Keep learning. Since I started coaching in 1994 and writing in 1998 I continue to study the professional cycling literature. Although I’m cutting back on my coaching now I will continue to write for RBR. I love the learning and the writing and I’m going to join a writers group when we move to the mountains. The learning and writing also keep my brain active, one of the keys to reducing the risk of dementia.
Ride, don’t train. I don’t own a heart rate monitor, power meter or sophisticated bike computer. My friend John E. and I ride year-round in Colorado and we have two rules: no passing anyone and always stop for a meal. This means we’re always riding at a conversational pace. Of course, if it’s frigid we may just ride to the café, have breakfast and ride back.
Ride less, recover more. In my 30s and 40s I could put in big miles with only a couple of recovery days a week. Now I rarely ride more than 100 miles in a week with only one or two climbing rides.
Adapt. I had breakfast with one of my old rock climbing buddies. Don told me he got an Ebike and he’s cheating. I said that’s not cheating. I started riding with racing gears. In my 50s I put on a big cassette with a mountain bike derailleur. In my 60s I changed it to a triple. At some point I’ll get an Ebike. Eventually I’ll ride my trike from the retirement center to Safeway.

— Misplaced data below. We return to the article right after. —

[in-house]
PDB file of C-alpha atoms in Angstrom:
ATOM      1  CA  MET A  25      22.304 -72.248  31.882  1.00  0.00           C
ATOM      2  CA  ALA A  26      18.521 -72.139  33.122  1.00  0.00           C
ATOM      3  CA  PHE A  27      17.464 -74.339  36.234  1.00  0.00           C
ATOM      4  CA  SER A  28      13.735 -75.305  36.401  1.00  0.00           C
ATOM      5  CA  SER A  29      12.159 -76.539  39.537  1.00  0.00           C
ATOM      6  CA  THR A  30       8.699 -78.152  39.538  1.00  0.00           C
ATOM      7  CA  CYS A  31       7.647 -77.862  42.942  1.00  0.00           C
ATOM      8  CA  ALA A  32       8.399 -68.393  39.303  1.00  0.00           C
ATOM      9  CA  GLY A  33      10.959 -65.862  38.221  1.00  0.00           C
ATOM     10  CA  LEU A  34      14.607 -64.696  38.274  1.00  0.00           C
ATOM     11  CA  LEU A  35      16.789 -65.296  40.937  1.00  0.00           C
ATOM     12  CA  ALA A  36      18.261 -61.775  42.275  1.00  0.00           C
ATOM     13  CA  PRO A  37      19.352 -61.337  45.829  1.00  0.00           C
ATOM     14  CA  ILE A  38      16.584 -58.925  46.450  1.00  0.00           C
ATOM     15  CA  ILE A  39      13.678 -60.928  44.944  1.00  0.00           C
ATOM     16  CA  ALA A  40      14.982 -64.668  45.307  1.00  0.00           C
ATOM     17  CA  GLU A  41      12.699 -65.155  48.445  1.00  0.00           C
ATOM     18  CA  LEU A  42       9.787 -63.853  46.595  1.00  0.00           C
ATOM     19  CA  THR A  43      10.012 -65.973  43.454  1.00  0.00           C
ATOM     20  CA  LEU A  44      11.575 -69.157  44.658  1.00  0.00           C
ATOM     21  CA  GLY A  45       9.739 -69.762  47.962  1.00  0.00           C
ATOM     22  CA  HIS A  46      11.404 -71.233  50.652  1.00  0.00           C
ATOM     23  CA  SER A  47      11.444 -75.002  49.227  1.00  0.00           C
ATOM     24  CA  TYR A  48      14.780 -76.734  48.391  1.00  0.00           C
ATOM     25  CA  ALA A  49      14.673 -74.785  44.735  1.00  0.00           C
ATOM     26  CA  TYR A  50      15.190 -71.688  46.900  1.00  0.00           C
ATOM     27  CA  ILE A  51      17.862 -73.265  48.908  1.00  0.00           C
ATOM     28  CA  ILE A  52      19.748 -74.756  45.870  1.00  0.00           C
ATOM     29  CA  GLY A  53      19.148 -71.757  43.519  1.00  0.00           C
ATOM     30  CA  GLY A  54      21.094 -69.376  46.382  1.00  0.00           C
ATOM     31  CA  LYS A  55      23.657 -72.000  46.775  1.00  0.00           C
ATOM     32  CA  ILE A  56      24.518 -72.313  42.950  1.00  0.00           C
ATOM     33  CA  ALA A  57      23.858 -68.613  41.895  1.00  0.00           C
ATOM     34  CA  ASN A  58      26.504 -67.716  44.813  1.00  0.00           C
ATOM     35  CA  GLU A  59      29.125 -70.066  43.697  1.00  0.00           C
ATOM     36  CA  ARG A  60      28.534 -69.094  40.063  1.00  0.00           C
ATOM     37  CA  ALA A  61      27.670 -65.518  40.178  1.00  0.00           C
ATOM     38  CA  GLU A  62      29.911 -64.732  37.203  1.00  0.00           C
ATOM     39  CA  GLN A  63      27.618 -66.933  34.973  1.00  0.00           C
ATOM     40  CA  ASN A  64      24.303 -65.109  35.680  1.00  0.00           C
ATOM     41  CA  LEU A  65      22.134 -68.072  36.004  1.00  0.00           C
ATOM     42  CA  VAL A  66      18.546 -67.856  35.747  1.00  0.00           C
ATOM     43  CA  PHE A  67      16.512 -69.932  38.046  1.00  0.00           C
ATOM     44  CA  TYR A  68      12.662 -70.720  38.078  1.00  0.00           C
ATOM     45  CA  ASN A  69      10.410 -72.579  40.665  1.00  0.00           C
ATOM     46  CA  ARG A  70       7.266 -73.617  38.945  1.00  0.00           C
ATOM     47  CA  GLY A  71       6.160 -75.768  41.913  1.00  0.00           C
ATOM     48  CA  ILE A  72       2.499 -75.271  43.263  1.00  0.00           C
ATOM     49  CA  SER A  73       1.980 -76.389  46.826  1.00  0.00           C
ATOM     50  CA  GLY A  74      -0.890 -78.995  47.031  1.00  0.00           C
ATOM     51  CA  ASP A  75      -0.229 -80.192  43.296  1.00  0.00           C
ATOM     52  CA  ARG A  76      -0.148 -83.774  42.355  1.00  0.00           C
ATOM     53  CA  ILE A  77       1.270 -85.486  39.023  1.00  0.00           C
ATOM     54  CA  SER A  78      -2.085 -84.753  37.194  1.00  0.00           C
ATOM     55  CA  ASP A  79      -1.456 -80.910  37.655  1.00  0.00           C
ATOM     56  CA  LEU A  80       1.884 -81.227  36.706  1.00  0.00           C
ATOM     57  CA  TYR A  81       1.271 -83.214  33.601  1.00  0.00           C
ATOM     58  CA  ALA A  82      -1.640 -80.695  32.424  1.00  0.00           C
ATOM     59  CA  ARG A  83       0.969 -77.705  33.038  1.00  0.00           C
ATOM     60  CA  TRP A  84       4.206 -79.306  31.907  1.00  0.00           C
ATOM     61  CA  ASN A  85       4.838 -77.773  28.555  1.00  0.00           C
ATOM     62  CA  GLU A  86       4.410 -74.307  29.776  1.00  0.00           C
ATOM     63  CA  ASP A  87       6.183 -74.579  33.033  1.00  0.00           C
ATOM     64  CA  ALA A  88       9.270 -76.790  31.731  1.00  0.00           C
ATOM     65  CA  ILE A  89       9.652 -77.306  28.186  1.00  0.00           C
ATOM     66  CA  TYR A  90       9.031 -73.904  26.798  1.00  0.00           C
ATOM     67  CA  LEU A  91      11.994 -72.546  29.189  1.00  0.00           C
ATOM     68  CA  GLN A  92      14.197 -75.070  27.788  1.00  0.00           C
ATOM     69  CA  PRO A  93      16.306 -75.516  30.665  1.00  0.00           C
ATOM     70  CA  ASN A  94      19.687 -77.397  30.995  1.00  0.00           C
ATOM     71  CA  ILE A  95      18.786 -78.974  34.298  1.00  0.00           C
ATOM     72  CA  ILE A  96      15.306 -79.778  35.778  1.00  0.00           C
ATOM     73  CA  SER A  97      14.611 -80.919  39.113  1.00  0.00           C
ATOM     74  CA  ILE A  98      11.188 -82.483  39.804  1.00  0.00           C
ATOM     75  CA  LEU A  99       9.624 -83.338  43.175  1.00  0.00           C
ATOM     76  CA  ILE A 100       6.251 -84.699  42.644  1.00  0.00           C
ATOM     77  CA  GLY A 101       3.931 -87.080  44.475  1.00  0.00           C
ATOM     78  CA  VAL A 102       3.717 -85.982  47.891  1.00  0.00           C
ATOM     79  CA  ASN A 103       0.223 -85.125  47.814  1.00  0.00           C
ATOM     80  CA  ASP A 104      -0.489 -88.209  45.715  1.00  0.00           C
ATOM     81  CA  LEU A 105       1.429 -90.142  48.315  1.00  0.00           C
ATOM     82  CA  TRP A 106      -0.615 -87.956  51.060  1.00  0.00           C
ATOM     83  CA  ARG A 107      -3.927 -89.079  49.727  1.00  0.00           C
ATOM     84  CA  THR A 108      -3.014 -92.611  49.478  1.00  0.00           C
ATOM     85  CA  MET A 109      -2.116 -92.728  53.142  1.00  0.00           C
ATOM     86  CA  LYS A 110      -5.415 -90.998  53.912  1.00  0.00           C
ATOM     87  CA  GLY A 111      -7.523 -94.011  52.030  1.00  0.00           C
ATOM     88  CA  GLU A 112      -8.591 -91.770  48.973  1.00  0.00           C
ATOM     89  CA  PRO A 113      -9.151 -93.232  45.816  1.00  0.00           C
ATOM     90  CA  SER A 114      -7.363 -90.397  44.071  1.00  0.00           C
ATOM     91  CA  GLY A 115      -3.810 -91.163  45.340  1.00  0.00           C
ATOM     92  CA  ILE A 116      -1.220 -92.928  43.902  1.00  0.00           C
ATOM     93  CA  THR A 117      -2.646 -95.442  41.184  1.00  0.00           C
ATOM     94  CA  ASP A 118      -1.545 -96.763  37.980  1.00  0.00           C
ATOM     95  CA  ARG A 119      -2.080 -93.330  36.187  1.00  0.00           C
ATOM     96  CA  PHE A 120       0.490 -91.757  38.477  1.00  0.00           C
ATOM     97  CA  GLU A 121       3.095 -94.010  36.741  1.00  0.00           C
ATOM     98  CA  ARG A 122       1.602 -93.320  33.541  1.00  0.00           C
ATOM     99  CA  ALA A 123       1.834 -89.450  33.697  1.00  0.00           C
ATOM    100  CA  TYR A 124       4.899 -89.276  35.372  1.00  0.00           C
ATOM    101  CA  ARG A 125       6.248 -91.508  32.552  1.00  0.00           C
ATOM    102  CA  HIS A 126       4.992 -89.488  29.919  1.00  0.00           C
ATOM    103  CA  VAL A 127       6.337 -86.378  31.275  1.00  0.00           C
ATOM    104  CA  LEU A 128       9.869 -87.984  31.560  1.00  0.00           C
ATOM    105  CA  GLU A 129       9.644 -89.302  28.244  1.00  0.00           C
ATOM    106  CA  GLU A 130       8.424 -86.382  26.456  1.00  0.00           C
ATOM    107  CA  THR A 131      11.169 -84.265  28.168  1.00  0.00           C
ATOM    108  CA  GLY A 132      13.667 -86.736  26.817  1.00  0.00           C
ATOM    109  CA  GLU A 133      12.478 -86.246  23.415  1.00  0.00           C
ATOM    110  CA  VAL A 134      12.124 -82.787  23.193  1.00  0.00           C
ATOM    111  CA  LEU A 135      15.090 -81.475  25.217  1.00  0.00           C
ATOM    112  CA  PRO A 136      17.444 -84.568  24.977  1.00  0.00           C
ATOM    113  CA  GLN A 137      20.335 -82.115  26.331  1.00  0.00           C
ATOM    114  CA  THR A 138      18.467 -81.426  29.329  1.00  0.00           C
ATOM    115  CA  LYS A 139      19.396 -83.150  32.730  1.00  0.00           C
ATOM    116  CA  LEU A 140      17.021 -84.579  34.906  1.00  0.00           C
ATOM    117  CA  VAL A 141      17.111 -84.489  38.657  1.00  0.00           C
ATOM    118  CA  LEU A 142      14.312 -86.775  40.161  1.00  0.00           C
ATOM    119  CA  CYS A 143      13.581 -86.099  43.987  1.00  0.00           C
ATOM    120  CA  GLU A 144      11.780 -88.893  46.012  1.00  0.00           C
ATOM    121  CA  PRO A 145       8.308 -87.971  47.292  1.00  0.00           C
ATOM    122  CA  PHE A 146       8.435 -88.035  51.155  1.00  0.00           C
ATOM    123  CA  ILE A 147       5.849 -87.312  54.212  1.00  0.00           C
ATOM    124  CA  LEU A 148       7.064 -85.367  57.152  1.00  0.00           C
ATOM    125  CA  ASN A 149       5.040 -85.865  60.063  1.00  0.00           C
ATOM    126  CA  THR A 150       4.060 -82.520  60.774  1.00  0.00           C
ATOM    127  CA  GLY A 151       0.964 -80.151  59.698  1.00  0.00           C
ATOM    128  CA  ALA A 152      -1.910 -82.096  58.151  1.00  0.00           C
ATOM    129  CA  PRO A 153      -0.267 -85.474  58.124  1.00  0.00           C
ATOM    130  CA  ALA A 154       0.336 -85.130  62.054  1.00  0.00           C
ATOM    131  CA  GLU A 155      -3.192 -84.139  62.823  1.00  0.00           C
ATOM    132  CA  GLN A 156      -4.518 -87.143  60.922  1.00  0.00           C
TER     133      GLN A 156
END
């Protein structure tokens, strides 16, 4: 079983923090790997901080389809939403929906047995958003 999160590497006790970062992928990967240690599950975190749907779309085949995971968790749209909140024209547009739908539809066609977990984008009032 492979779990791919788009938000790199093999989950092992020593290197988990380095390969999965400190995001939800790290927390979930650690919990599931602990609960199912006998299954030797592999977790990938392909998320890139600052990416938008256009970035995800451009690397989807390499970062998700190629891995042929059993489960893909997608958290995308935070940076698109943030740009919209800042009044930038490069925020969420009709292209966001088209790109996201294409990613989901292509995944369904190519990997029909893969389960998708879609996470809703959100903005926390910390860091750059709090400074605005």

Health maintenance. My diet is better and my health checkups with my doctor are more frequent than a decade ago. I’ve quit drinking. I now take care of my whole body not just cardio. I go to the Y to lift weights and work on core strength and flexibility. I do tai chi both for the calmness it brings and also to maintain good balance. I walk, hike, ski and snowshoe — good weight-bearing exercise to keep my bones strong — and also a heck of a lot of fun.